About the Author

Sean Faulk is a member of the class of 2011, and is majoring in Course 6. His favorite activity is acting, and he is a member of the MIT theater group Dramashop. Other hobbies include running, basketball, and music. He is honored to be included in this magazine, and gives special thanks to his freshman writing instructor, Dr. Rebecca Faery.

Make Way for the Robots

by Sean Faulk

With the seemingly limitless growth and advances in robotic technology has come concern over the unpredictable direction of such progress. This anxiety has manifested itself through artistic mediums, including some recent films and essays such as the 1999 film The Matrix and Russell Baker's 1981 essay "Marriage a la Mode". Both of these works illustrate the dangers of advanced robotics, especially in terms of the growing human-robot interaction, by emphasizing the loss of human connection and freedom that could potentially stem from such technology.

In The Matrix, as a result of superior artificial intelligence, robots have asserted their dominance and humans have become slaves to the system by living in a virtual world and becoming energy sources for the robots. A different twist on the future of human-robot interactions is presented in Baker's "Marriage a la Mode," where a husband and wife are both completely dependent on robots and computers and have never even seen each other. In fact, the husband in the story has not been outside for years.

While these are only imagined futuristic visions and may never happen, there is some truth behind these speculations, and a cautionary message to be heard. The technology is already well on its way to creating robots that successfully interact with humans, and artificial intelligence is gaining momentum and interest as the 21st century progresses. Robots are being assembled that will one day perform domestic household tasks, replace human laborers, assist in therapy and hospitals, and tend to the elderly. Increased research and progress concerning adaptive robotic learning and human-robot communication are clearing the path to a society in which one may not be able to tell the difference between a robot and human anymore. This almost blind drive towards progress, the desire to find ways for humans to avoid doing things, and the perhaps unconscious aspiration to play God and control everything around us may lead to a deprived world in some respects. Such a world would be not only one deprived of human labor, but also, and more importantly, a world deprived of individuality, comfort, and human connection—the essence of humanity.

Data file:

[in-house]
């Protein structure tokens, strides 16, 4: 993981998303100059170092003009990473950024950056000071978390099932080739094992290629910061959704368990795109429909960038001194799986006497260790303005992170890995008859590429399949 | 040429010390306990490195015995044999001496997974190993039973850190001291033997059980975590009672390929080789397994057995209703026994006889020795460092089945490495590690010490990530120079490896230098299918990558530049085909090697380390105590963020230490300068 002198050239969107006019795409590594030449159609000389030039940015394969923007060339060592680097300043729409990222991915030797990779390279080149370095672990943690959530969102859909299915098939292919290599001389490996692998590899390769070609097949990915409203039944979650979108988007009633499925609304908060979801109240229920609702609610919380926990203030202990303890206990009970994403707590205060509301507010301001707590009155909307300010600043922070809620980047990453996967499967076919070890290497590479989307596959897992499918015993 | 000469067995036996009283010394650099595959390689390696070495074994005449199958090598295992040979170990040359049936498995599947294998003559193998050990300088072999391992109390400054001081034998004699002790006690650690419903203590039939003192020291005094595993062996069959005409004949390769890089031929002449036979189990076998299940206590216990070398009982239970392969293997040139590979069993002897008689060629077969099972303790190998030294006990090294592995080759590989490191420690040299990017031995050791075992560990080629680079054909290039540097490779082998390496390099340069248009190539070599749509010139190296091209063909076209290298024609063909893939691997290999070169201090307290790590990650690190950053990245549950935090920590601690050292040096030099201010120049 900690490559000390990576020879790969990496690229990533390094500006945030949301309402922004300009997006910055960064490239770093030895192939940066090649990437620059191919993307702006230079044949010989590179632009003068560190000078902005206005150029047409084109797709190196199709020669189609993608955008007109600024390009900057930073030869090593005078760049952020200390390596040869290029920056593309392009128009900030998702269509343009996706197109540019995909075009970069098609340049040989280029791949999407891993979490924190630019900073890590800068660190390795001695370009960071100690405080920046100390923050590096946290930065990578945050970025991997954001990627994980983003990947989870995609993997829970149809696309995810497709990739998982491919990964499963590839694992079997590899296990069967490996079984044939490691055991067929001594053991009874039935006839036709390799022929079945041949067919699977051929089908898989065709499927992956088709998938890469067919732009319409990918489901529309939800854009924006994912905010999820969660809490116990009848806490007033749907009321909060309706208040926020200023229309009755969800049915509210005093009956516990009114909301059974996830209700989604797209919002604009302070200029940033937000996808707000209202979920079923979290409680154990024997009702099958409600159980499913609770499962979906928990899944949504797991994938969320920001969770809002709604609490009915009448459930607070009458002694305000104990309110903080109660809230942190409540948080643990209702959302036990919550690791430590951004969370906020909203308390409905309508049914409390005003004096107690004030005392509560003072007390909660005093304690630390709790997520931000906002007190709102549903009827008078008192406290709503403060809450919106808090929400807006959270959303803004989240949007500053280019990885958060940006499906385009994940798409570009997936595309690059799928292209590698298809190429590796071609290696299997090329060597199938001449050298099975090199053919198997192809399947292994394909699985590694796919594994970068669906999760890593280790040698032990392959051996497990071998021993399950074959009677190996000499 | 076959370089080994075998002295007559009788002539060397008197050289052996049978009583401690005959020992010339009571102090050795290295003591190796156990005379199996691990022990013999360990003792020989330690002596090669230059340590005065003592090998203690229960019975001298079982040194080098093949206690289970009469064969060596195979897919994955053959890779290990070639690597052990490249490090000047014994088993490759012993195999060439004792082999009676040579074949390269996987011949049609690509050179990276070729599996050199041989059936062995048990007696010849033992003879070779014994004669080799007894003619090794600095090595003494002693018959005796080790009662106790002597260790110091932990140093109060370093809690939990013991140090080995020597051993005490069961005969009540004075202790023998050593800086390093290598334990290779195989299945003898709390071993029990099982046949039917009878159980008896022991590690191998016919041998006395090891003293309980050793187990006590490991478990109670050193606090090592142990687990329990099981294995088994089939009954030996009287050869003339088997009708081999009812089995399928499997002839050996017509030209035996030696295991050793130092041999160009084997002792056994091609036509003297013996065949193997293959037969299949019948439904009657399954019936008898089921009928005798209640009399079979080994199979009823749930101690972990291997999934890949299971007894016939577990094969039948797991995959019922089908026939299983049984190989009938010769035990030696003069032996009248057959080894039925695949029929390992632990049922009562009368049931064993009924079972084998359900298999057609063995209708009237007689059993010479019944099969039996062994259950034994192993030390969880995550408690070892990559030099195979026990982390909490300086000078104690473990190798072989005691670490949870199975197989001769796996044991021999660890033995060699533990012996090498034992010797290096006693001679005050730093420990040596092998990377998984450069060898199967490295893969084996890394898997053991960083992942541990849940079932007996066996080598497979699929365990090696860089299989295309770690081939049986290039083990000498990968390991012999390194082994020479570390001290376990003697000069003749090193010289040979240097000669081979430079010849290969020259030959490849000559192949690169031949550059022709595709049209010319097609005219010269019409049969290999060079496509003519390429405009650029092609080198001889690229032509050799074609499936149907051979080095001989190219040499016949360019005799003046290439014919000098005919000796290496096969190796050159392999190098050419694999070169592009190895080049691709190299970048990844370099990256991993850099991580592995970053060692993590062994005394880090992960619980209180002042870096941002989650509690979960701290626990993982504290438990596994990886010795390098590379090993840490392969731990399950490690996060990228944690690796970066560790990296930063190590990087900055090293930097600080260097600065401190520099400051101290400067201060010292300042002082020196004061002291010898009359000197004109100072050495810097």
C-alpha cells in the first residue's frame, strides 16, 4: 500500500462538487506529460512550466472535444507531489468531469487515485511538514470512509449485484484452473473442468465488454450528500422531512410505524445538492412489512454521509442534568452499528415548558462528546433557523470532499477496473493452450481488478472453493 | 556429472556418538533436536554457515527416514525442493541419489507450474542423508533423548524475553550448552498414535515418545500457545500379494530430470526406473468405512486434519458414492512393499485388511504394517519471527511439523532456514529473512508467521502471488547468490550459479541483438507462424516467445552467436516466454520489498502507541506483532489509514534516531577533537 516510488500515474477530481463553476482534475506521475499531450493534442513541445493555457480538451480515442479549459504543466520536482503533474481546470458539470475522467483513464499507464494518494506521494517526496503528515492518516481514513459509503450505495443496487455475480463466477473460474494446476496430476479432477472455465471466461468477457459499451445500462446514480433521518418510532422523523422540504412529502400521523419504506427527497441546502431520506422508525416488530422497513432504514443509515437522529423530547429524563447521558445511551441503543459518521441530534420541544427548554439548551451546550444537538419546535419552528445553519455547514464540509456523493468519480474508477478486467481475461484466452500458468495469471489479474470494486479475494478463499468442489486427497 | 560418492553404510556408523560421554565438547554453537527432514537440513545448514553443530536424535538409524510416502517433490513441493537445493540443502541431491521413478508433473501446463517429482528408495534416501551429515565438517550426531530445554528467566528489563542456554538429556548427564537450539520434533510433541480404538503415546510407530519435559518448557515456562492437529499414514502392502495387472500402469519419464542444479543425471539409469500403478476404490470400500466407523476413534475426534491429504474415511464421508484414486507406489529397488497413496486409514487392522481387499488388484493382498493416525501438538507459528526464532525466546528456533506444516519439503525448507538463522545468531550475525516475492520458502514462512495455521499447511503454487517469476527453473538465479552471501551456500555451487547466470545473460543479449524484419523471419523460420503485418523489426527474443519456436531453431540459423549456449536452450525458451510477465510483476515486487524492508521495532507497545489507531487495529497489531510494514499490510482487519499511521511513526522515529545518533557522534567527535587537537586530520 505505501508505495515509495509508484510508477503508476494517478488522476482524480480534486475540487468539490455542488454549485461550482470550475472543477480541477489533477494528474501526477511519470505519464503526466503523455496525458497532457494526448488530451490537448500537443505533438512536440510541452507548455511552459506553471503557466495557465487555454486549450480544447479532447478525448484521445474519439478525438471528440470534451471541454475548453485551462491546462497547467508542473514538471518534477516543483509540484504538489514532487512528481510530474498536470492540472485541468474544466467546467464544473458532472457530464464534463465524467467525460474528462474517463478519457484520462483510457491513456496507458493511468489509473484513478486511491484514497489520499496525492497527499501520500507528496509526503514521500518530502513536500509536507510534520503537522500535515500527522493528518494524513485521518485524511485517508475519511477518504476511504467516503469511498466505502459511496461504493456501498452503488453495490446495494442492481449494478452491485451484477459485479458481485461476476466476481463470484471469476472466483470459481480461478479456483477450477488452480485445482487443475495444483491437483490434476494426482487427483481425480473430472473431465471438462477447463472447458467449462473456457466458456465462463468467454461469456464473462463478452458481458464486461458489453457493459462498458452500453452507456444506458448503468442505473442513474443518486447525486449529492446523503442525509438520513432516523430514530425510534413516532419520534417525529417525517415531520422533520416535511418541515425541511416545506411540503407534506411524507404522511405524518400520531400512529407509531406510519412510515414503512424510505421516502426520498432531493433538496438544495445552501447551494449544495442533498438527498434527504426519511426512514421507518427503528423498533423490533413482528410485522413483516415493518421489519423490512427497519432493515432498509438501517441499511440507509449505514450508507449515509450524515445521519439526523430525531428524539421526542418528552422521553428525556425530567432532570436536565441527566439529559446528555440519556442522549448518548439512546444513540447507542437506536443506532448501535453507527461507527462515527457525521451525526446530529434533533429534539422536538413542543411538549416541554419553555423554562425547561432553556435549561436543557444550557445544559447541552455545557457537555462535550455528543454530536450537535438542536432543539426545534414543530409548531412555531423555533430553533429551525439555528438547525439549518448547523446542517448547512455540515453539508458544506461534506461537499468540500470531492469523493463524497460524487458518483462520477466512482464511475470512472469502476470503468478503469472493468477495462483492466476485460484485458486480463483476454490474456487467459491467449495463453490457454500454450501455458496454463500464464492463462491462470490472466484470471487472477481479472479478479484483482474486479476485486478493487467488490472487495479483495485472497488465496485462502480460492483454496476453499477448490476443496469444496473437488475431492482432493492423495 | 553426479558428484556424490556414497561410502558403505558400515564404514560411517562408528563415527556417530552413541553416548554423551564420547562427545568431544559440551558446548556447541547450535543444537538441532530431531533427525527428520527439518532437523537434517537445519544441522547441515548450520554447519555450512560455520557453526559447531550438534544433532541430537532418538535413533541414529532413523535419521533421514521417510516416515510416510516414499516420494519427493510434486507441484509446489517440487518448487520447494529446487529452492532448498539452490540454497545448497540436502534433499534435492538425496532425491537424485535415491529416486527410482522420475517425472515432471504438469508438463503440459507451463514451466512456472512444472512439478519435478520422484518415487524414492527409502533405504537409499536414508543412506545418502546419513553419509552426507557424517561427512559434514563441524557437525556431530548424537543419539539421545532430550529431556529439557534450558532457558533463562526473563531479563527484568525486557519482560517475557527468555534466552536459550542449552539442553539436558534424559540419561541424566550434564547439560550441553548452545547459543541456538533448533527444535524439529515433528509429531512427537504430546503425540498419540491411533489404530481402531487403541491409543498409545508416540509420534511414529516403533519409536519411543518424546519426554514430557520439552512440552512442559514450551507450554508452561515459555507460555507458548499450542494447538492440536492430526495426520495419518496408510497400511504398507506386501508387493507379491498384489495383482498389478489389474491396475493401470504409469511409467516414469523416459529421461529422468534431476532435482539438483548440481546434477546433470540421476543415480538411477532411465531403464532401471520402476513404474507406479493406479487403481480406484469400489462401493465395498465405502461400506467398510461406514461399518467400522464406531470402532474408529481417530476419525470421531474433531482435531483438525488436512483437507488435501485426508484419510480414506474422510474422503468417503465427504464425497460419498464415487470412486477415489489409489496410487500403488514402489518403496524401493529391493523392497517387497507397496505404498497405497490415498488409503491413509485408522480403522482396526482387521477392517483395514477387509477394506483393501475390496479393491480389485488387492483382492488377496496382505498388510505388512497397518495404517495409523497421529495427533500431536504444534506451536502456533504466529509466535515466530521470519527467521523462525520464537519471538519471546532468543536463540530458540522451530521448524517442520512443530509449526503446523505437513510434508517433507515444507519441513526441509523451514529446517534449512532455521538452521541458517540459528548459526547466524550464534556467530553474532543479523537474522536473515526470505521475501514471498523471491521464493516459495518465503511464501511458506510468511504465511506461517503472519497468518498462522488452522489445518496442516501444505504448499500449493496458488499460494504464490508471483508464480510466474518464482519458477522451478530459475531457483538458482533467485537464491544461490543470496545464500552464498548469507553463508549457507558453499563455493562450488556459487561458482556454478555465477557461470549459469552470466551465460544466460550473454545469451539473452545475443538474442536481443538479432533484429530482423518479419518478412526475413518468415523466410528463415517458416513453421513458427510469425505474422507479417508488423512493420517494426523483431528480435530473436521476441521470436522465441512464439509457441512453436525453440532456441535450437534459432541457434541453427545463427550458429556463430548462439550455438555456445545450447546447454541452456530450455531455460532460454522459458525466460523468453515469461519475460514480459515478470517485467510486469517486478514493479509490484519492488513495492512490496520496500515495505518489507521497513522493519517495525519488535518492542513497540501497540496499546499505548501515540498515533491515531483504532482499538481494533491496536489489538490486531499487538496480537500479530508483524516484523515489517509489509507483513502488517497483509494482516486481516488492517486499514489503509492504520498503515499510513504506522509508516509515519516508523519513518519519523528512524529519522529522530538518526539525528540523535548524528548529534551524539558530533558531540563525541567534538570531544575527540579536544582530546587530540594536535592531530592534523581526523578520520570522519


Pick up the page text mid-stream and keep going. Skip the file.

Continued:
The ability to adapt to one's environment and learn from experience is one held by all living creatures. Yet research is being done worldwide, including at MIT, to incorporate adaptation in robots. According to an article from the website Robotics Trends, in late 2006, a small four-legged device demonstrated its ability to adapt to its environment. The little robot essentially teaches itself to walk, and then when it is damaged, it adapts and teaches itself to continue moving by limping. Rather than giving the robot a specific set of codes to follow, "the researchers let it discover its own nature and work out how to control itself, a process that seems to resemble the way human and animal babies discover and manipulate their bodies." The robot is built as a 'self-model" in that it is aware of its own structure and has "many, simultaneous, competing, different, candidate models" that allow it to change and adapt. The researchers believe that the same algorithm and processes used to construct this robot could be translated into much larger, more complex machines.